It's the tenth anniversary of Lawrence's grass-roots, home-brewed, free-range art space. The Percolator! Whoa, how time flies. I remember the moment Christina Hoxie suggested we were more than an incubator (like the one in Kansas City), we percolated and dubbed our rag-tag crew the Percolator. There is a great show (opening Friday June 29th) and special events to mark the anniversary detailed here. To spark collective memory here are some of the early show posters. The first two, The Ex-Show and Bikes or Art?, are from the very early days when the Perco was still based in my studio. Enjoy!
The rising heat is an annual sign for me to get out in the blazing sun and throw myself at the mercy of all biting insects, or in other words get painting on some new murals. This summer, I'll be sticking around the region with projects in Topeka, Ottawa and Haven, Kansas, and one in Iowa City.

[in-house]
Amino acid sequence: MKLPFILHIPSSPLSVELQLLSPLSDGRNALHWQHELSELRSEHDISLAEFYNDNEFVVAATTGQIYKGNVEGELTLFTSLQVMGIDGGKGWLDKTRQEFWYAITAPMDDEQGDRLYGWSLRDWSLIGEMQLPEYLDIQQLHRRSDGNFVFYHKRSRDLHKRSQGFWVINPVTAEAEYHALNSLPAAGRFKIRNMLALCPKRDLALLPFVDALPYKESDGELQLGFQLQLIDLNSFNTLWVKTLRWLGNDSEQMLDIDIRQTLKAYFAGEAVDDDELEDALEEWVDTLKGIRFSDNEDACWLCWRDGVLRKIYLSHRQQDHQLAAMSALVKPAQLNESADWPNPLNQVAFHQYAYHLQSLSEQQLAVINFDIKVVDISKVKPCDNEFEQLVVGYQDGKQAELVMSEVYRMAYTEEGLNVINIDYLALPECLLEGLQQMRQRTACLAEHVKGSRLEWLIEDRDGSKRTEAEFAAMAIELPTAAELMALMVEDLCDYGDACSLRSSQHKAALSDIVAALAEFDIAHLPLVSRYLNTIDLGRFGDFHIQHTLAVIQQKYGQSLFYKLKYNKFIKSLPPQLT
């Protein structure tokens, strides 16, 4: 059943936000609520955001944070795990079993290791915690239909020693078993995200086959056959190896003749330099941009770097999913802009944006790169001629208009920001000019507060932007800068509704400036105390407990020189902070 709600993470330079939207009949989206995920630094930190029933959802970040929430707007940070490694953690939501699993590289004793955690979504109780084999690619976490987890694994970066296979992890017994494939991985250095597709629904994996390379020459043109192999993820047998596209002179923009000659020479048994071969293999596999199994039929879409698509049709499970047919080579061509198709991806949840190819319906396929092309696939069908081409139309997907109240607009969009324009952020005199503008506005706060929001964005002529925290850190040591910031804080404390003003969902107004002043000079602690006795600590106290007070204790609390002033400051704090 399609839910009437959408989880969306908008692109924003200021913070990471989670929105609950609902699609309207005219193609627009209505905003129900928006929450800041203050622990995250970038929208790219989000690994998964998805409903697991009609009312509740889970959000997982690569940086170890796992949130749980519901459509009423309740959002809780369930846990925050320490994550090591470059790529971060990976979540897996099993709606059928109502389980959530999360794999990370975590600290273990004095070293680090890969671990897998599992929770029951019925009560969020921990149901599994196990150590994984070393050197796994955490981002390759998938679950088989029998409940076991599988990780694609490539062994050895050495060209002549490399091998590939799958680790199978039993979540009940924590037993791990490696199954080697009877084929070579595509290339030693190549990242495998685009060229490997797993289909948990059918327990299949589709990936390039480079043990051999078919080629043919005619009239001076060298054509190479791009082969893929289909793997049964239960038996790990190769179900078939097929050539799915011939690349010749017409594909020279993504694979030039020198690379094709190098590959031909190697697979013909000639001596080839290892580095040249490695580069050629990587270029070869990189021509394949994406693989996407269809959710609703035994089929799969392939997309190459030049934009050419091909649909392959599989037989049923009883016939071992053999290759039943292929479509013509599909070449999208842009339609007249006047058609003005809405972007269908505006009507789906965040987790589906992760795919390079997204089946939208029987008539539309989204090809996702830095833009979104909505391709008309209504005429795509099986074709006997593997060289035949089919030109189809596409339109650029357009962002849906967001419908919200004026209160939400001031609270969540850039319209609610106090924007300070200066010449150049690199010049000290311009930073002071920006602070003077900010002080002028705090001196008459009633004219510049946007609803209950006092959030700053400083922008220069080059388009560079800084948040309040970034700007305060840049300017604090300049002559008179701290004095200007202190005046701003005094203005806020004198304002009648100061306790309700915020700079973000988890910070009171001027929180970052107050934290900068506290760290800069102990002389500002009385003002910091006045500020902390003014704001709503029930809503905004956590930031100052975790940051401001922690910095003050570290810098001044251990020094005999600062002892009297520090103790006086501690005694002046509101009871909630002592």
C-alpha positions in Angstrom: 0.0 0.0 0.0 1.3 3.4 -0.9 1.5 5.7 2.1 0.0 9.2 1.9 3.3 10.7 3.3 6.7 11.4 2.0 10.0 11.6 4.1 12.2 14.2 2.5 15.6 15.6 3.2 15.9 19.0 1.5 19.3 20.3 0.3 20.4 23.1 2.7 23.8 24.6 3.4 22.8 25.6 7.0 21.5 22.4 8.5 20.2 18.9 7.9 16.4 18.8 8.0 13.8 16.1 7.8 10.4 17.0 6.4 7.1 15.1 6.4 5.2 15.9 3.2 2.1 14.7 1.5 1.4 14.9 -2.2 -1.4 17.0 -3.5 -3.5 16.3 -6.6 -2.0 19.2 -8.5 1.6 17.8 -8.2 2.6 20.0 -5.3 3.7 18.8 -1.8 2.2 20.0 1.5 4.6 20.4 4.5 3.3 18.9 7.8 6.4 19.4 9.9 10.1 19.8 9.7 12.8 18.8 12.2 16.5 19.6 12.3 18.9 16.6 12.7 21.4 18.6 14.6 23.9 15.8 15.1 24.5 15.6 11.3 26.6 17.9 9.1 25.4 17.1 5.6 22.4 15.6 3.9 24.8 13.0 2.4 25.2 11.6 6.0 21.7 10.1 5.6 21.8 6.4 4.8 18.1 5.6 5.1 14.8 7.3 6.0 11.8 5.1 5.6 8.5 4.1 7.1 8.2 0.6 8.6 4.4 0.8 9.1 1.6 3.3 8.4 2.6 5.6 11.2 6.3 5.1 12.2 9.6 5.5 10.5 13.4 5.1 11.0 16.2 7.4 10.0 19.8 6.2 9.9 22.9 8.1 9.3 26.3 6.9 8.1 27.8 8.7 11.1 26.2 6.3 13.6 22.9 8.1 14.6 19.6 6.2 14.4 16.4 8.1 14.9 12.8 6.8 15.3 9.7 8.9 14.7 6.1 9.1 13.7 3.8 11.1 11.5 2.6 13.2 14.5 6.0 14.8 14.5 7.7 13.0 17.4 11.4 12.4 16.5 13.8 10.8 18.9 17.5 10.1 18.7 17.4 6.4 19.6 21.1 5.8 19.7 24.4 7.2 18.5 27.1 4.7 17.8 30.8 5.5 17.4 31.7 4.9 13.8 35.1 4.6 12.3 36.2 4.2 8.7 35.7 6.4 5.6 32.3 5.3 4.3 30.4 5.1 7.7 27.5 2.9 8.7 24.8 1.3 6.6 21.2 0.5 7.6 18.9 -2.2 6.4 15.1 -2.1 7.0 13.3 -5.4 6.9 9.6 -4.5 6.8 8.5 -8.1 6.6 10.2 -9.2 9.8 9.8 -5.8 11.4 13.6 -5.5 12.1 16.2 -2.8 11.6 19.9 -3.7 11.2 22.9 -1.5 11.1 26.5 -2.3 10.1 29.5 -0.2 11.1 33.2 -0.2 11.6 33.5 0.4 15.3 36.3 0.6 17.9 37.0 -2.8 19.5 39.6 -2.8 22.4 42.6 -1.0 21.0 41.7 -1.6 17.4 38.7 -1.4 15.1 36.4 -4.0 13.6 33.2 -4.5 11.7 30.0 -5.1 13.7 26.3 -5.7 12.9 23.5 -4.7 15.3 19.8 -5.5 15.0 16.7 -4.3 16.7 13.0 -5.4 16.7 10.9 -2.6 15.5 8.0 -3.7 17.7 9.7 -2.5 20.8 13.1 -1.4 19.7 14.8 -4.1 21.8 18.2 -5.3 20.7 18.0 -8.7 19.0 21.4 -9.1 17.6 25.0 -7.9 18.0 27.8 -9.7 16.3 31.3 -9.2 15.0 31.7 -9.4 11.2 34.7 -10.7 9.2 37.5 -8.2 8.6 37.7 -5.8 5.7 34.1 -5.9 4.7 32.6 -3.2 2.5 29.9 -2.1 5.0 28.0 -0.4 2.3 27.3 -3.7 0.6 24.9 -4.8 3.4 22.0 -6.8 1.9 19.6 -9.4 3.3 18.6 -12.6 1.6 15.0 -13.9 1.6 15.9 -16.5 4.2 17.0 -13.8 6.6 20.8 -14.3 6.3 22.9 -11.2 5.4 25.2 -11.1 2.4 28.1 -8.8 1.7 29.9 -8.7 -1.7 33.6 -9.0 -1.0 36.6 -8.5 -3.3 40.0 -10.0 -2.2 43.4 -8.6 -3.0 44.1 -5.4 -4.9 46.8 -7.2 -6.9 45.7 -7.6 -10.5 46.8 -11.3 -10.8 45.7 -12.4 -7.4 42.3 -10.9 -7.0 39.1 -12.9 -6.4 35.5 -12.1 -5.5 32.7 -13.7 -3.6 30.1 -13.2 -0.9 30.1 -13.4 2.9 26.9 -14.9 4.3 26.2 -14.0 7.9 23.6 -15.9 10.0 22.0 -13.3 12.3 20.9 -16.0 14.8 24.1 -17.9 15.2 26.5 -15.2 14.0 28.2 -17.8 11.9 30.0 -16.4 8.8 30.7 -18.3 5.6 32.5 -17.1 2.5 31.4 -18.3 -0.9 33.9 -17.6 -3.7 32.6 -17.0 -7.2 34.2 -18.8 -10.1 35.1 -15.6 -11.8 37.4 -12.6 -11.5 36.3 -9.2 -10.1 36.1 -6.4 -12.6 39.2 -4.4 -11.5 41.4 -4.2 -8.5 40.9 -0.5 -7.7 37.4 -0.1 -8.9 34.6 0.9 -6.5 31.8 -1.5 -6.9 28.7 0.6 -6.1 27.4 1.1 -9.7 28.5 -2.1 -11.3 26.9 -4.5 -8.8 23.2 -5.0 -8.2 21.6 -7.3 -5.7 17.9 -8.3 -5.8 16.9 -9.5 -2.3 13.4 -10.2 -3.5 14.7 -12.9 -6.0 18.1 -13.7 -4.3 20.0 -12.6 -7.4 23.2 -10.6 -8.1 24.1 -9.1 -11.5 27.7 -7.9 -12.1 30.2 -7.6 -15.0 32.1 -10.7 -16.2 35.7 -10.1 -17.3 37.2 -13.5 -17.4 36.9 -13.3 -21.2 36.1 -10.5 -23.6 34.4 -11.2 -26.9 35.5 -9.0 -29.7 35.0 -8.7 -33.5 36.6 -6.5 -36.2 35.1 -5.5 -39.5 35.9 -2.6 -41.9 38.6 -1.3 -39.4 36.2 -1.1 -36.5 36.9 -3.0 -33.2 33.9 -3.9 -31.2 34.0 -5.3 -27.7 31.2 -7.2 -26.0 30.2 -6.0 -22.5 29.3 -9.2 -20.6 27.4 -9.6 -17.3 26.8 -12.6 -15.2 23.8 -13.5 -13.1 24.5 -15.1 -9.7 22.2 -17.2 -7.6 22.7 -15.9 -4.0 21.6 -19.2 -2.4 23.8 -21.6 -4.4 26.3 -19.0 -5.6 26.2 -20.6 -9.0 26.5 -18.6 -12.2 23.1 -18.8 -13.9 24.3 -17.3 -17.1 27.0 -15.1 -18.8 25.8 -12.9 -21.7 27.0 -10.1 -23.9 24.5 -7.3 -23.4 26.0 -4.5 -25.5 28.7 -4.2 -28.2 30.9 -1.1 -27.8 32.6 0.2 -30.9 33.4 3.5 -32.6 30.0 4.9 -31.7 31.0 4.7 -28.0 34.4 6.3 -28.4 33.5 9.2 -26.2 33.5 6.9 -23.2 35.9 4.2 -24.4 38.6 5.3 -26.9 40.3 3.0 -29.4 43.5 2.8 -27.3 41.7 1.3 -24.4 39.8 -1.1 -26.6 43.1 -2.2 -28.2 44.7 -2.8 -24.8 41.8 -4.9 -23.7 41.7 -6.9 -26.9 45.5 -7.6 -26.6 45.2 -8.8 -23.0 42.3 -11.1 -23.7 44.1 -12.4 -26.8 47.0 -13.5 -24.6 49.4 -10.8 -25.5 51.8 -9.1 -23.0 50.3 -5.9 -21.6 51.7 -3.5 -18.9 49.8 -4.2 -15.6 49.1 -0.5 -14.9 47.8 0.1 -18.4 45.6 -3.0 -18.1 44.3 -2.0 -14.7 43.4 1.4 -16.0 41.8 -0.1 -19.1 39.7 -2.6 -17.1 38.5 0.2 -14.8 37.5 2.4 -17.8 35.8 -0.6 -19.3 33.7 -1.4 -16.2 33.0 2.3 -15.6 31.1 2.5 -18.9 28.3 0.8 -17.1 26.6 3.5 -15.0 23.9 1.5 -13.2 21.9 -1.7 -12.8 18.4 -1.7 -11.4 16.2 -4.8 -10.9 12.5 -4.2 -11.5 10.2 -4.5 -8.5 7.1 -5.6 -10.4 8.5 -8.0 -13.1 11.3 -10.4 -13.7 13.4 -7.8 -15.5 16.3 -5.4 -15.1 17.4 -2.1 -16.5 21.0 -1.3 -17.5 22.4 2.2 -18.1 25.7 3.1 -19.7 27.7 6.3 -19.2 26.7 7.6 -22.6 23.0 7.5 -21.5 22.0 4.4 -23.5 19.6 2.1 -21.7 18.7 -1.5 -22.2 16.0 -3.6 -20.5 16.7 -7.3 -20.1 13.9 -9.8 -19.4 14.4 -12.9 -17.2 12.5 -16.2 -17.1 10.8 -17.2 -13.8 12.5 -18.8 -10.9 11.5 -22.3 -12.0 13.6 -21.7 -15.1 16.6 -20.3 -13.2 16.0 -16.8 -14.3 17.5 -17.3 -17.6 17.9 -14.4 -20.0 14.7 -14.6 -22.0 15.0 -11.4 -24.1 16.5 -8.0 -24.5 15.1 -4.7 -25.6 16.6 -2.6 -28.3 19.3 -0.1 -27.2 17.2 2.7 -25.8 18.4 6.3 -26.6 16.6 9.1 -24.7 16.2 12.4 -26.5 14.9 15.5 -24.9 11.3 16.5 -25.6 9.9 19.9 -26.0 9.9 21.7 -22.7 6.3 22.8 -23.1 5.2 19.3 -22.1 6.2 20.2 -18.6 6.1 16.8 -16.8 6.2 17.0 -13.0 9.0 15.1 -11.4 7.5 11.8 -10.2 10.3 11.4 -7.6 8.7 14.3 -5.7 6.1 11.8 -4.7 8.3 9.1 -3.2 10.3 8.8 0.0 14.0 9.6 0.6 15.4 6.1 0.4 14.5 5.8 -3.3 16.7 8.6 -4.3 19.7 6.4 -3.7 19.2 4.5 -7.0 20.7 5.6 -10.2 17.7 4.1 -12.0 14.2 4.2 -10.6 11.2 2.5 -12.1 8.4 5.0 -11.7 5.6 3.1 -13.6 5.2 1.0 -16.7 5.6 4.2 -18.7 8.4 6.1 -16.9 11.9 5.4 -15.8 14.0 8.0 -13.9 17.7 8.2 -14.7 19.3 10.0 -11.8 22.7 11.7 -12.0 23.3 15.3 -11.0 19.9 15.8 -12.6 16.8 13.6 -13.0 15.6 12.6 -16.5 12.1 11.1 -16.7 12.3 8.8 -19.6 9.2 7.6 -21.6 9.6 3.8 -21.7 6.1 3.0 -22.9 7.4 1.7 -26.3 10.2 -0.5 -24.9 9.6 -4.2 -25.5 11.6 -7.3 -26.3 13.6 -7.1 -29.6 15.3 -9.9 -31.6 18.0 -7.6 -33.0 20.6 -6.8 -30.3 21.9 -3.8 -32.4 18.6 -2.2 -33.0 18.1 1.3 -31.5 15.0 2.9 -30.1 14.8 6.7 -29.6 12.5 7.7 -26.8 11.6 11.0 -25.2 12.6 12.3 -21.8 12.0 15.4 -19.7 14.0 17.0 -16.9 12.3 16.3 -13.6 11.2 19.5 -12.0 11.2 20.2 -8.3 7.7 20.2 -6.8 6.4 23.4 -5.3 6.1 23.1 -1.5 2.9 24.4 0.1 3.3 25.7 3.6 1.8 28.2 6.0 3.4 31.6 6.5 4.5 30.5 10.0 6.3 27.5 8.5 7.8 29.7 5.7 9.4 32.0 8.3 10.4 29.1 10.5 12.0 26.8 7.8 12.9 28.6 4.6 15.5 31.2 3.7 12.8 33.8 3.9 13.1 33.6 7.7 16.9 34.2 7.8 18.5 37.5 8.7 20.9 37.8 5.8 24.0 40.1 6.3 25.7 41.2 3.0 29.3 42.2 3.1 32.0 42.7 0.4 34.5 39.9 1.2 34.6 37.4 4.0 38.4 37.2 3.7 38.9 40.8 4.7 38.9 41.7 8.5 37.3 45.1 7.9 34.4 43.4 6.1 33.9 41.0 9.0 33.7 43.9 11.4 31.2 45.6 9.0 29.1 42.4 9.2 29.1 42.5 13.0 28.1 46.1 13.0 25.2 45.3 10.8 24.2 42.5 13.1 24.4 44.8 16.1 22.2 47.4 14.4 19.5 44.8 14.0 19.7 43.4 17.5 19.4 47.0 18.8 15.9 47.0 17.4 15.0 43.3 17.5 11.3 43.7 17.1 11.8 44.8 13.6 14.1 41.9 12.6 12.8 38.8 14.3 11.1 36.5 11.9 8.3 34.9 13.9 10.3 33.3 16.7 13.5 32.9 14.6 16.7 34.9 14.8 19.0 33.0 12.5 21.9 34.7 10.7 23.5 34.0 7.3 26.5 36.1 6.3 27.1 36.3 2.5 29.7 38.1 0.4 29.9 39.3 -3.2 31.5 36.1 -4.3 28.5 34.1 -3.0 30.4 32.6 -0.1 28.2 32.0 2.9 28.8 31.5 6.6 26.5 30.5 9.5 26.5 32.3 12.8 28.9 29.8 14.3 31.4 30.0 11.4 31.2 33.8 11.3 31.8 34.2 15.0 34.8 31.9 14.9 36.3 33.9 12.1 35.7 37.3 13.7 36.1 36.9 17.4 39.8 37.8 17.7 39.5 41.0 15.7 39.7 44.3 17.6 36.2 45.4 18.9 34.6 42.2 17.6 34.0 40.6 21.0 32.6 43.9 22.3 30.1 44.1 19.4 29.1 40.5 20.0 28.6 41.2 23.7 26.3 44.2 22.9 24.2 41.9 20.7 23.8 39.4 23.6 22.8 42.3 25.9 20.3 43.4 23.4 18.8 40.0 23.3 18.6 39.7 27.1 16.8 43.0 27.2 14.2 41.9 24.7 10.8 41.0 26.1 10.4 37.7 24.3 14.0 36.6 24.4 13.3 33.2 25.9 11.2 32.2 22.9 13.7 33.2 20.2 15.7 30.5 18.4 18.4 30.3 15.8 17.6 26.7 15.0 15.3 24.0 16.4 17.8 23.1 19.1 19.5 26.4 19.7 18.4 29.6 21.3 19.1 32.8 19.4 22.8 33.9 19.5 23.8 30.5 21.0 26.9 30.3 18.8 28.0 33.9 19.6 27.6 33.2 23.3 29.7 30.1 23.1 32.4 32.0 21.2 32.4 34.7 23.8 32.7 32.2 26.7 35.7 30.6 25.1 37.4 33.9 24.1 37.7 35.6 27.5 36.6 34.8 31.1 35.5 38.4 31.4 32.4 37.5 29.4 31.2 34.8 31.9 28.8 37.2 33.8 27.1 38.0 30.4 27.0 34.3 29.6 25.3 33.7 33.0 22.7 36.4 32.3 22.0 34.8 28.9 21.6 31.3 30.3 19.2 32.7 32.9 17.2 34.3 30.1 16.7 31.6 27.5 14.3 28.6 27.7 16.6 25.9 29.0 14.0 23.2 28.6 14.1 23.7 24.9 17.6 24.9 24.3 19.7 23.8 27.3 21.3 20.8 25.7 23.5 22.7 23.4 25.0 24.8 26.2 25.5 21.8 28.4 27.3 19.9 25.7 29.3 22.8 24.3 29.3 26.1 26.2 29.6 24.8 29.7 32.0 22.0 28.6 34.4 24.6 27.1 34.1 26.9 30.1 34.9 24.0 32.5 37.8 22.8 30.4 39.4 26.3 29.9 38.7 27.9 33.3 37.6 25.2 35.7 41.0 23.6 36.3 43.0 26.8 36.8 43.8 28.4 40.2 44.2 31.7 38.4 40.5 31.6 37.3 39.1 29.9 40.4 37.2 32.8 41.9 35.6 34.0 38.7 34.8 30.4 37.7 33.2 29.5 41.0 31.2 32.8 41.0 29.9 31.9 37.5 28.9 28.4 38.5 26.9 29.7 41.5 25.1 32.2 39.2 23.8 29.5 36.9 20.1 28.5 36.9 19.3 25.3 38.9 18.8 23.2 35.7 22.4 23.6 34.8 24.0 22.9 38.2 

Right now, I'm working in Topeka on the second to last panel of the Great Mural Wall, a ten-year project to transform the retaining wall around the city's old reservoir at 20th & Western into a collection of stories that celebrate neighborhoods and explore cultural history. The theme for this panel is water - where it comes from, how we use it, how its threatened, its history in this part of Kansas, and the ongoing struggle to ensure it is clean and available to everyone. Collaborating on this project are local residents who met at the Topeka & Shawnee Library, Quincy Elementary School Students, the Topeka Water Division and noted artist Lisa Grossman. Everyone is invited to come help paint in early June. I'll post details soon.